Lung Cancer

PV QA 4 - Poster Viewing Q&A 4

TU_26_3572 - Patient Outcomes Following SBRT Versus IR-based Procedures for Early Stage NSCLC

Tuesday, October 23
2:45 PM - 4:15 PM
Location: Innovation Hub, Exhibit Hall 3

Patient Outcomes Following SBRT Versus IR-based Procedures for Early Stage NSCLC
R. L. Sleightholm1, M. Baine2, B. Clymer1, V. Verma3, and C. Lin2; 1University of Nebraska Medical Center, Omaha, NE, 2Department of Radiation Oncology, University of Nebraska Medical Center, Omaha, NE, 3Department of Radiation Oncology, Allegheny General Hospital, Pittsburgh, PA

Purpose/Objective(s): Treatment options for non-surgical candidates diagnosed with non-small cell lung cancer (NSCLC) include stereotactic body radiation therapy (SBRT) or interventional radiology (IR)-based procedures such as radiofrequency ablation, microwave ablation, and electroporation. Small retrospective studies have indicated that SBRT treatment have equivalent, if not improved, patient outcomes with similar to fewer adverse toxicities when compared to IR-based therapies. However, few large-volume assessments have been reported that substantiate these claims. Herein, we sought to provide clarity as to the comparative efficacy of SBRT versus IR-based procedures using the National Cancer Database (NCDB), the first such analysis to date.

Materials/Methods: Using NCDB, we identified early stage NSCLC patients who received SBRT (n=26,727) or IR-based procedures (n=1,009) for local control of their malignancy. Demographics were compared between cohorts, and multivariable logistic regression identified variables associated with receiving SBRT v IR. Propensity matching via a Greedy 8 to 1 matching algorithm was performed with patients matched in a 1:1 manner. Any match that resulted in a ≥2% difference in propensity score was excluded. Kaplan-Meier curves and log-rank testing was used to compare survival outcomes, particularly median overall survival (mOS).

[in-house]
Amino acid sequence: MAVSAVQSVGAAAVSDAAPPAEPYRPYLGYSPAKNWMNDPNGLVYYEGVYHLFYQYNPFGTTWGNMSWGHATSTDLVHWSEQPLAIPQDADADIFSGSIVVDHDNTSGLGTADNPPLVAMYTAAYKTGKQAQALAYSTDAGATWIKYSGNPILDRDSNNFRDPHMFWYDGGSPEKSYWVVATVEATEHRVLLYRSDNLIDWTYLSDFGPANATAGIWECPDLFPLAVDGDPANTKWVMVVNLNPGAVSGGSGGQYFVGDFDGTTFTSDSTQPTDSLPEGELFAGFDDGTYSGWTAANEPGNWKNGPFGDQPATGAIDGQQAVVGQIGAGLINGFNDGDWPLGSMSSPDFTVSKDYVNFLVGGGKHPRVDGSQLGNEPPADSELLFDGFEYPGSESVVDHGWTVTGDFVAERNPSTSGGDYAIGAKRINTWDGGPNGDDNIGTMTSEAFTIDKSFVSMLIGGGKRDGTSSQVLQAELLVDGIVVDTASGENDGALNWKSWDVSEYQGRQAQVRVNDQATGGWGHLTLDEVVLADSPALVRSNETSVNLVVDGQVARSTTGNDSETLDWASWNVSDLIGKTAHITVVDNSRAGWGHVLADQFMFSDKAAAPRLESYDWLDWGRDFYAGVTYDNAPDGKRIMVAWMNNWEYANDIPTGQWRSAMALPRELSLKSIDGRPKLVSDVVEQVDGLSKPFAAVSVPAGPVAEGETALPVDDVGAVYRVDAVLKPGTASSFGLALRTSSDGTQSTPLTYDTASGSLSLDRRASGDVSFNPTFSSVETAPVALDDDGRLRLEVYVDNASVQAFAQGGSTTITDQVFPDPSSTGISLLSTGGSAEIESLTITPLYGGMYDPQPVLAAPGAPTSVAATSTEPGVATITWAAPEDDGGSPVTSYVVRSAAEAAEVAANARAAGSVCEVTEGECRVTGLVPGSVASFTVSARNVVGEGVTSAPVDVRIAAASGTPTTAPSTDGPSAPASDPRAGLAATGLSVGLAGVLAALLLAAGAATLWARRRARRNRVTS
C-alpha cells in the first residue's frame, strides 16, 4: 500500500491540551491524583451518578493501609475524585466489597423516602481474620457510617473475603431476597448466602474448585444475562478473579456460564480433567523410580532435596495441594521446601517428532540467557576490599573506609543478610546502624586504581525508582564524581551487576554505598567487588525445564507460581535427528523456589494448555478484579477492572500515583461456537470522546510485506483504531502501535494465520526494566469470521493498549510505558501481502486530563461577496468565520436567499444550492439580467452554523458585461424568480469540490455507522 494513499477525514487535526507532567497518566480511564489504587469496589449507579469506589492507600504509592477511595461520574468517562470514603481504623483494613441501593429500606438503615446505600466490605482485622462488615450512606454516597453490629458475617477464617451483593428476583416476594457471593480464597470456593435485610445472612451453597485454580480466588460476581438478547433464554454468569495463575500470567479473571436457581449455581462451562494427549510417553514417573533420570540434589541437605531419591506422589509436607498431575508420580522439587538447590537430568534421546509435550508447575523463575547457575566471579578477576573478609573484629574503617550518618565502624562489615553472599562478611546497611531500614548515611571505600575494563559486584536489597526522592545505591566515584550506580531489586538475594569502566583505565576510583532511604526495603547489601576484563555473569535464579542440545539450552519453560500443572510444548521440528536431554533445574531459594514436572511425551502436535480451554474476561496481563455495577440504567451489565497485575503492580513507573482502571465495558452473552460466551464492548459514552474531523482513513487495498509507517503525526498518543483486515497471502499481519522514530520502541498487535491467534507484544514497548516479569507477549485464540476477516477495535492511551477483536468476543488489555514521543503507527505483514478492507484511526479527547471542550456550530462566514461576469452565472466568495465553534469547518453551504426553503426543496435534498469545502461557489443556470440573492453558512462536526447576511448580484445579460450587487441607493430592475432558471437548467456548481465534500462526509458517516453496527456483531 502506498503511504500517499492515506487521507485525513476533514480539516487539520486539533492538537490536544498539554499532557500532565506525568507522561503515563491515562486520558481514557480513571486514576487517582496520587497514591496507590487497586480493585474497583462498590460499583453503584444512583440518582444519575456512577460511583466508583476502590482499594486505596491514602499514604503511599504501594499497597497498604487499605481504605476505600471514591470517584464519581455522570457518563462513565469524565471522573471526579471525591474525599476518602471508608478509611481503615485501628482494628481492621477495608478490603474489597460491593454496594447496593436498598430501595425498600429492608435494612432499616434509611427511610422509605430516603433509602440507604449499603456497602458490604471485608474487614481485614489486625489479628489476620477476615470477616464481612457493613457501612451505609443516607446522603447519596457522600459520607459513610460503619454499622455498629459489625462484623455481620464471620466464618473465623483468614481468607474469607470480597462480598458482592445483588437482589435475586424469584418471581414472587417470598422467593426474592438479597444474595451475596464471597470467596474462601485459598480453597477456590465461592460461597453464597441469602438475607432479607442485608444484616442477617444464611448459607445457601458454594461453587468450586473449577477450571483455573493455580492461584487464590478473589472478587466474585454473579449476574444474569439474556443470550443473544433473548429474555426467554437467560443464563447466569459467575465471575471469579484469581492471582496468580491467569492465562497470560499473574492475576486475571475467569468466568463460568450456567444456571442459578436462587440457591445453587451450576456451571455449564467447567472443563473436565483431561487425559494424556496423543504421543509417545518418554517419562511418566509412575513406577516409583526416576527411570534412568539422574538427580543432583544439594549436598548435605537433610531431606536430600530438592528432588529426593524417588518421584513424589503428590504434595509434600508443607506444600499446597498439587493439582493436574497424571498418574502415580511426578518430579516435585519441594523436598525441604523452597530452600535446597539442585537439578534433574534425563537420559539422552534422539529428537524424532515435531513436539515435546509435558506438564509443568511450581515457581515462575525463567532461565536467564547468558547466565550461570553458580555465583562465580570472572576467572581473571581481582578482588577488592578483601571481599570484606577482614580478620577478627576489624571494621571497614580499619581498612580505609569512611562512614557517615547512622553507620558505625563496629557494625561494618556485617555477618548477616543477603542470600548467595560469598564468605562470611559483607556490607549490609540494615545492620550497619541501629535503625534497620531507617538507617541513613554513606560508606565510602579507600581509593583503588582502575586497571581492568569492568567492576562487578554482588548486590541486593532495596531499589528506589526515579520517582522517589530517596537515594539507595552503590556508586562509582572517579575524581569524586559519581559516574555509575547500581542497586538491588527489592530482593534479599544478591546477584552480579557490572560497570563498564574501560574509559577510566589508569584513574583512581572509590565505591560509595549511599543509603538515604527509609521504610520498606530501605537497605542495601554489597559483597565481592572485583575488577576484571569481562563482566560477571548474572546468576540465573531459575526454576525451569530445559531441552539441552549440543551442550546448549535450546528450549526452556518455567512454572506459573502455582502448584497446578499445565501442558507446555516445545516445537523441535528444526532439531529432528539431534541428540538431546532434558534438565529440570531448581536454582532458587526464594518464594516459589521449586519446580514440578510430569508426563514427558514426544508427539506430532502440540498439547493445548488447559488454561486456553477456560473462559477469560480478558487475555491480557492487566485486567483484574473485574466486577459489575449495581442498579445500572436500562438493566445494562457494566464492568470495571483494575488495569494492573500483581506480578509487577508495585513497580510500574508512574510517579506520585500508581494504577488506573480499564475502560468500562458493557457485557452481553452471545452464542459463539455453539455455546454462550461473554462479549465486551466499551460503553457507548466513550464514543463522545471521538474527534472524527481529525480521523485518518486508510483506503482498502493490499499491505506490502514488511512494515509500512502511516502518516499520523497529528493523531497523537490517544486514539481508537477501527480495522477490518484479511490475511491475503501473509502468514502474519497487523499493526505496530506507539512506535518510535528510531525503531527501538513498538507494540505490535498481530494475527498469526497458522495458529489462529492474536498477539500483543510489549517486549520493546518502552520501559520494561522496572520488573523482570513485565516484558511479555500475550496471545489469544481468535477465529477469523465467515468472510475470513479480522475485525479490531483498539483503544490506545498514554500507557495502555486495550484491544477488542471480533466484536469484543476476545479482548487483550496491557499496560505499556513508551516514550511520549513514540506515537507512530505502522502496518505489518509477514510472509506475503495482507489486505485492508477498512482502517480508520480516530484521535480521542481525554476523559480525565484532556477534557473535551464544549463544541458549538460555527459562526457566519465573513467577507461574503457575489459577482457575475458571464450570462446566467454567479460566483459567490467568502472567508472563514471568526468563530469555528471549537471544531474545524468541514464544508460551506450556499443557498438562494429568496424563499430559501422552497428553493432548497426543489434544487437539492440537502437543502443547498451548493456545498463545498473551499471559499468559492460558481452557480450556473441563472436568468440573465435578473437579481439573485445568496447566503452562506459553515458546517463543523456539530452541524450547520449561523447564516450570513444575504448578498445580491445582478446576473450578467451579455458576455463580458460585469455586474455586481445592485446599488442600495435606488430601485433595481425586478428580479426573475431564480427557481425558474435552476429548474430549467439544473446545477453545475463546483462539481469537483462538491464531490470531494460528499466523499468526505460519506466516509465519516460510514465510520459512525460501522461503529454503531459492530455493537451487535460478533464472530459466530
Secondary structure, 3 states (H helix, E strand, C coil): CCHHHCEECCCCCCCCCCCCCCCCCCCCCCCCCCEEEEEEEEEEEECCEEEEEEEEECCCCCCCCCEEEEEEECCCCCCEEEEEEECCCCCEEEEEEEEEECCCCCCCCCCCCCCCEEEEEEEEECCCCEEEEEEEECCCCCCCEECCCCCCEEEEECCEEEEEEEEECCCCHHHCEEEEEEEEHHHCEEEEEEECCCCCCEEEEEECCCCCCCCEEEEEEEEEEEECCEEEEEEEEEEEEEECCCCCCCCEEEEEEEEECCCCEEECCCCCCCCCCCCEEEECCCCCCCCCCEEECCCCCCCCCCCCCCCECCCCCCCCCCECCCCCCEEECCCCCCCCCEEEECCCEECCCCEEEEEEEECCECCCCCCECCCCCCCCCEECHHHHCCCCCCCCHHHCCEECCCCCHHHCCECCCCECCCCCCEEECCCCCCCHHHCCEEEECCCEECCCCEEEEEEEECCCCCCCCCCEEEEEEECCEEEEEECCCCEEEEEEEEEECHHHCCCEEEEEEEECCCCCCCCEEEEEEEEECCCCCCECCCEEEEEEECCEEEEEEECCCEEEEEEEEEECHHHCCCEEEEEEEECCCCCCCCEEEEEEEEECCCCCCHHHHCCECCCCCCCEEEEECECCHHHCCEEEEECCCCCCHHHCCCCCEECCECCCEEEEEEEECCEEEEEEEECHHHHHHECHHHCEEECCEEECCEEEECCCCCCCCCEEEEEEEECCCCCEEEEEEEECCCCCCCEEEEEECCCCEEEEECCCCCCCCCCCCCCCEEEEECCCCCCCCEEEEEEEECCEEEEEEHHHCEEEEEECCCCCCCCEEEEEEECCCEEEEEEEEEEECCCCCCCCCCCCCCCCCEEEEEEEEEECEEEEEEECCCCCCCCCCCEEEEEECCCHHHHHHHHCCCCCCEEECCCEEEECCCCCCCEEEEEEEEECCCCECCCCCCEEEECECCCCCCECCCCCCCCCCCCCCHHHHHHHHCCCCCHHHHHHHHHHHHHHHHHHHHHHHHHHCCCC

Results: For the SBRT and IR unmatched groups, mOS was 37.7 and 33.5 mo., respectively (p<0.0001). Receiving SBRT over IR was associated increasing age, higher T-stage, and higher Charleson-Deyo Score. Using these to construct propensity scores, 984 pairs of patients were included in the final model. Comparisons of the matched cohort using logistic regression showed the groups were equivalent in terms of demographics and cancer characteristics. Overall, mOS was superior in the SBRT group, 40.4 vs 33.4 months (p<0.0001). Furthermore, OS at 1, 2, and 5 years between the SBRT and IR cohorts were 88.5% v 82.8%, 69.3% v 62.4%, and 33.5% v 26.0%, respectively (p<0.0001).

Conclusion: Despite having disproportionately more adverse characteristics, early stage NSCLC patients receiving SBRT demonstrated a greater mOS (37.7 v 33.5 mo., p<0.0001). After matching, the difference in mOS was even more profoundly in favor of SBRT (40.4 v 33.4, p<0.0001). Thus, our findings suggest that early stage NSCLC patients may benefit more by SBRT than IR-based procedures.

Author Disclosure: R.L. Sleightholm: None. M. Baine: None. B. Clymer: None. C. Lin: Research Grant; Eppley Cancer center at UNMC, DHHS/NIH/NCI. To purchase a research drug; Eppley Cancer center at UNMC. Focus is on translational studies that address basic and clinical issues of importance to improving outcome of patients with pancreatic cancer. Role: Project Leader Title of the project: Novel Target(s) in the Radiosensitization of Pancreatic Cancer; DHHS/NIH/NCI. Vice chair of Research; University of Nebraska Medical Center. Colorectal track leader; ASCO 2018 annual meeting.

Michael Baine, MD, PhD

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